Archive for September, 2009
Want to know what this is about? Learn more about E.O.’s Fall activities! Sign up and be a biker, zombie, pirate paddler or fairy explorer as you investigate Chicago as a learning labatory. Send inquiries to email@example.com
Sign-Up and join us in canoeing/kayaking the Chicago Flatwater Classic:
Sunday October 4th
And to add in a little history of the river taken from this well written blog, Silent Sports (follow this link for their more complete details and maps of the Chicagoland section of the Chicago River):
“People who have lived and paddled in the area for many years suggest that while the water in the Chicago River is still not swimmable and there are still unattractive places along the river, the water quality is now better than it was for the previous 150 years. A great deal of the credit for this and other improvements must go to the various environmental and recreational interest groups – such as the Friends of the Chicago River and the Openlands Project – that have tirelessly advocated for cleaning up Chicago-area rivers and streams and for providing public access.
A Little History
It would be difficult to exaggerate the historical importance of the Chicago River. Like the Fox-Wisconsin River portage route in Wisconsin, the Chicago River once provided a major highway from the eastern United States to the Mississippi River. Until the early 1800s, fur traders, missionaries and other travelers approached the mouth of the river from Lake Michigan in their canoes, then paddled westward up the south branch of the river and portaged across wetlands to the Des Plaines. From there they continued to the Illinois River and eventually to the Mississippi. In 1848 the Illinois and Michigan Canal provided a big boost for Chicago’s development by linking the Chicago and Illinois rivers. (Although the canal was soon made obsolete by railroads, much of it is still well-preserved and parts of it are paddleable.)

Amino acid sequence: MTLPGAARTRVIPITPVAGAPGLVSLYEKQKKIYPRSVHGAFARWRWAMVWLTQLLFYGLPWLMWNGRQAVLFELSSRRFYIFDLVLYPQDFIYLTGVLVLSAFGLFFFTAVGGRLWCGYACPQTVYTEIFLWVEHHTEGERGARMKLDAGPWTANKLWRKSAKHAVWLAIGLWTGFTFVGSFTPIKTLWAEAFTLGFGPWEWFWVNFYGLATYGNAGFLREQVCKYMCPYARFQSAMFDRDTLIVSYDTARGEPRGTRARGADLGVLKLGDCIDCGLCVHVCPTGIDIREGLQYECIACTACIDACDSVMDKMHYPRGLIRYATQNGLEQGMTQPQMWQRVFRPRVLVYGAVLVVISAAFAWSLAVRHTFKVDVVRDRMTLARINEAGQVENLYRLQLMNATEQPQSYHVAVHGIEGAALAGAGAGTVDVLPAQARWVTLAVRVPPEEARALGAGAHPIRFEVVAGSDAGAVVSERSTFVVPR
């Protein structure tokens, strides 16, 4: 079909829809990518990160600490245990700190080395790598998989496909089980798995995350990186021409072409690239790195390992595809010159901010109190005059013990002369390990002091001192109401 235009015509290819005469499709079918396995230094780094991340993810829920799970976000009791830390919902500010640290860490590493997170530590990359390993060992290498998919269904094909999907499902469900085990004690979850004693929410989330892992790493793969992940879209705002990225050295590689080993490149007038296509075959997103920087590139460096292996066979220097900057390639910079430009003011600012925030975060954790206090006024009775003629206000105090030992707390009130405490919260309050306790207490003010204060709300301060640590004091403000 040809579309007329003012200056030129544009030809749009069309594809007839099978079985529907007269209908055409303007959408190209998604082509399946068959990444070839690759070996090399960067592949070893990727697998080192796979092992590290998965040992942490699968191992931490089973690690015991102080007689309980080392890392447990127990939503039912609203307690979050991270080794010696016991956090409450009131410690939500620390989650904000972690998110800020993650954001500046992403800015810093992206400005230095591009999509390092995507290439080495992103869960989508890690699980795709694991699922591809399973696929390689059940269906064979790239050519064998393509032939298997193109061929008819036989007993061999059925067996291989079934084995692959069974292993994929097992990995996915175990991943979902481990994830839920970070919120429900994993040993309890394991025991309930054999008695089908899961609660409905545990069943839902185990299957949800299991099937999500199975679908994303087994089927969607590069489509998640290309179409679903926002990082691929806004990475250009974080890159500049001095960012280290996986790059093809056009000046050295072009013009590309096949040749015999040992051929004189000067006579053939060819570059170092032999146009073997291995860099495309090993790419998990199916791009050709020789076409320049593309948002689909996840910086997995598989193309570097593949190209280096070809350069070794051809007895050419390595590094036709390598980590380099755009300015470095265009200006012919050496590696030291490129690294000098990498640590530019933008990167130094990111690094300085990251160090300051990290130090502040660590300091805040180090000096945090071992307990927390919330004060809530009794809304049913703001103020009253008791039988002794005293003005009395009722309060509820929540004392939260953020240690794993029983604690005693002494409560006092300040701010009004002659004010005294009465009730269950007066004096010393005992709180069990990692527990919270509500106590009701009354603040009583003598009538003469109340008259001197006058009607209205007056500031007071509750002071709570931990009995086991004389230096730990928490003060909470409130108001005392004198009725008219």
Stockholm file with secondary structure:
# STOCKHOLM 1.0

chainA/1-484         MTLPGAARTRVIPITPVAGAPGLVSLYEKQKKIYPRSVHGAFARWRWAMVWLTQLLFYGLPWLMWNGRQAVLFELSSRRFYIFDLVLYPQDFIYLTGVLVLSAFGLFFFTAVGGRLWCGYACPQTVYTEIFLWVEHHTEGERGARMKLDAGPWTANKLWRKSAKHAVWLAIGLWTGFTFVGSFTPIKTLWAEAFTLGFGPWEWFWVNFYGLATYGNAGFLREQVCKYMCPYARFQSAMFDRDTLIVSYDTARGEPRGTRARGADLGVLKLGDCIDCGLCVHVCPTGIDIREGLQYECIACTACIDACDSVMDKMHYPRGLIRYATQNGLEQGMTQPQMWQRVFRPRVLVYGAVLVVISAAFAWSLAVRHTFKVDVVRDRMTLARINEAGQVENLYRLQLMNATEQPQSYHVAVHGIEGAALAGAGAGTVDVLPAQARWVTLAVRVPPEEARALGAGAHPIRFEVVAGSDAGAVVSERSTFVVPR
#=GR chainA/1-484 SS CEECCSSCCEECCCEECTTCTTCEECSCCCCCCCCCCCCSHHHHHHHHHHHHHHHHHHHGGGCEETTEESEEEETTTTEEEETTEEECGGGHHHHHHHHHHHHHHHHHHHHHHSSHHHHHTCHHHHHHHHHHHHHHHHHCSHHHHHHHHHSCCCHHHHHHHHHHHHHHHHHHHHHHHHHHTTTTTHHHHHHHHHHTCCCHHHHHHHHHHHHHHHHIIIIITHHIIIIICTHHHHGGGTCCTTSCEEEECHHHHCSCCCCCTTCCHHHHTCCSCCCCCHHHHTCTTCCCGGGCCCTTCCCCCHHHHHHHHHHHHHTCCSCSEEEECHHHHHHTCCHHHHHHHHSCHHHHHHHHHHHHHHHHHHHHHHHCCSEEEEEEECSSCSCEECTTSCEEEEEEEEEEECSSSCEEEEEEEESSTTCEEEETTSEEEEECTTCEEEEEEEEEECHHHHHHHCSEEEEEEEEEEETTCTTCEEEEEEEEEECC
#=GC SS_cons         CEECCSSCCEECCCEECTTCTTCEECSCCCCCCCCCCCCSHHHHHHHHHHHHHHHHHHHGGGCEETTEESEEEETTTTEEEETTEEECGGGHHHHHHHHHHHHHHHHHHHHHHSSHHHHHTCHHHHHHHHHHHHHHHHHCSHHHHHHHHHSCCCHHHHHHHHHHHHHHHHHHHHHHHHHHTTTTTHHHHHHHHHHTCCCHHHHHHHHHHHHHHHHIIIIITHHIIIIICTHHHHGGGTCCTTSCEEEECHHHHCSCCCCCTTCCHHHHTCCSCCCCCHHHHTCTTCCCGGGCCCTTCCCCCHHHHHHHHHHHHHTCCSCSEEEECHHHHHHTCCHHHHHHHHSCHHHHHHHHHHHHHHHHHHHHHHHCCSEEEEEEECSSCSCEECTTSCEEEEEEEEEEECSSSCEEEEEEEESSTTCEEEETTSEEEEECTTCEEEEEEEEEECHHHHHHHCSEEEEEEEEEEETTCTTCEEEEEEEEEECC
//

Before the arrival of white settlers, the Chicago River system consisted of two branches. One, the north branch, was the convergence of three streams – the west, middle and east forks – originating in what are now the suburbs of Deerfield, Glencoe and Winnetka. Moving southward, the Chicago met the east-flowing south fork – in present-day downtown Chicago – and the mingled waters or main stem then headed east into Lake Michigan.
With the opening of the I & M Canal and the development of railroads, Chicago grew exponentially and became a major trading and shipping center for the lumber and meatpacking industries. Unfortunately, businesses regarded the river as a convenient place to dump waste, and pollution became a major problem. Especially notorious were the meat-processing plants and stockyards that used the river as a sewer. One stretch was so contaminated with rotting animal carcasses and other waste, for instance, that it came to be known as Bubbly Creek. Upton Sinclair’s 1906 novel The Jungle drew international attention with its stomach-churning descriptions of the industry and its abuses.
Spewing its accumulated filth into Lake Michigan, which was the source of the city’s drinking water, the polluted river created huge public health problems for Chicago. Outbreaks of typhus and other diseases killed thousands of people. In order to safeguard the water supply, the city undertook a couple of huge engineering projects around the turn of the 20th century, one of which changed the course of the river, thus diverting wastes away from the lake.